The bond or letter of credit shall be conditioned for the satisfaction of the judgment in full together with costs, interest, and damages for delay, if for any reason the appeal is dismissed or if the judgment is affirmed, and to satisfy in full such modification of the judgment and such costs, interest, and damages as the appellate court may adjudge and award.[19]

So this raises a question: in what amount should the trial court fix the bond?

Where a party has a money judgment the analysis is relatively straightforward: “[T]he amount of the bond or letter of credit shall be fixed at such sum as will cover the whole amount of the judgment remaining unsatisfied, costs on the appeal, interest, and damages for delay . . . .”[20]

There is however one nuance where money damages are concerned.  An Indiana statute caps the amount of an appeal bond at $25 million “regardless of the total amount of the judgment.”[21]  In the IBM litigation, the State of Indiana argued that the trial court could fix an appeal bond in excess of $25 million.[22] The State posited that, because Trial Rule 62 is a rule created by the Indiana Supreme Court, it trumped any statutory limit imposed by the legislature.[23] IBM countered that the statute imposed a hard-and-fast cap.[24] In agreeing with IBM, the court observed that Indiana Code § 34-49-5-3 imposed a substantive right and capped the bond at $25 million.[25] The court also noted that “IBM earns annual revenues in the billions of dollars,” so it “would have to suffer a disaster of Enron-level scandal to no longer be a viable company . . . .”[26] But this apparent conflict between statute and trial rule is likely to arise in relatively few cases.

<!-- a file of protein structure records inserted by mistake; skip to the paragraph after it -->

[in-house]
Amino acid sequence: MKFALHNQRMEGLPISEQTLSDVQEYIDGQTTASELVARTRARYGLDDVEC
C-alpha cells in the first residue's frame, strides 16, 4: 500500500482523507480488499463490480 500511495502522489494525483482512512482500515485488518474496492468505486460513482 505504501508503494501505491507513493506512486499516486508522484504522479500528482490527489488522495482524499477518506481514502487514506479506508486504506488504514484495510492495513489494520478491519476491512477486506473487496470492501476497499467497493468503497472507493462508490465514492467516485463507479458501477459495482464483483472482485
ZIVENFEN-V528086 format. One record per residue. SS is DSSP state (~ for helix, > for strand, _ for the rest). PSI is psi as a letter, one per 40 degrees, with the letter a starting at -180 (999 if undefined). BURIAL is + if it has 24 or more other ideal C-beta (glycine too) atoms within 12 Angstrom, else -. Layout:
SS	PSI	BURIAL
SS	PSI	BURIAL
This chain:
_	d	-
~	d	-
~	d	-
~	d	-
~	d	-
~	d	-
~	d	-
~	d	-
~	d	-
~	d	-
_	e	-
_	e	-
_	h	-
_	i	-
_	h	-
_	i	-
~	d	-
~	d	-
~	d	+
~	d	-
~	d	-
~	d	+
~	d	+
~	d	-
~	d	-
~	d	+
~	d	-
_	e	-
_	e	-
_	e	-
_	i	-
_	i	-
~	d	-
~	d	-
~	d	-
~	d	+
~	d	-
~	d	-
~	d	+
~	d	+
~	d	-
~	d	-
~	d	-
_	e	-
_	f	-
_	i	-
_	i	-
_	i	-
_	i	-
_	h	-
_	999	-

Where a judgment is non-monetary—for example the disposition of real estate—the analysis can become more complicated. According to Trial Rule 62, “when the judgment determines the disposition of the property in controversy as in real action, replevin, and actions to foreclose liens or when such property is in the custody of the sheriff . . . the amount of the appeal bond or letter of credit shall be fixed at such sum only as will secure the amount recovered for the use and detention of the property, the costs of the action, costs on appeal, interest, and damages for delay.”[27]

Consider, for example, a specific-performance judgment ordering one party to sell real estate to another party. What factors should the court consider when setting a bond amount?  Prudent counsel might suggest the court consider the cost of increased interest rates as part of the “damages for delay” and fix the monetary bond accordingly. Counsel could also consider non-monetary security—perhaps requesting their client be named as an insured on an insurance policy—to mitigate harm from damage to the property during the pendency of an appeal.

Why an Appeal Bond Matters: Some Practical Considerations

The considerations for litigating issues involving both stay and appeal bonds of course differ from the perspective of the defendant (judgment-debtor) and the plaintiff (judgment-creditor). Generally speaking, for the defendant (judgment-debtor), posting an appeal bond allows it to pursue an appeal by delaying execution of the judgment.  For the plaintiff (judgment creditor), the appeal bond ensures that it will still be able to collect the judgment even after an appeal.

The defendant’s primary concern is ensuring that it has sufficient resources to post an appeal bond, thereby delaying execution of any judgment pending appeal. Failing to account for the cost of an appeal bond could foreclose altogether a defendant’s otherwise meritorious appeal.

In the case of a large corporate entity, posting a large appeal bond—like one for the statutory maximum of $25 million—may cause discomfort but likely will not foreclose the appeal itself.  IBM, for example, apparently has annual revenues in the billions of dollars, so it has the resources to post a $25 million bond, stay execution of the judgment, and pursue an appeal.[28]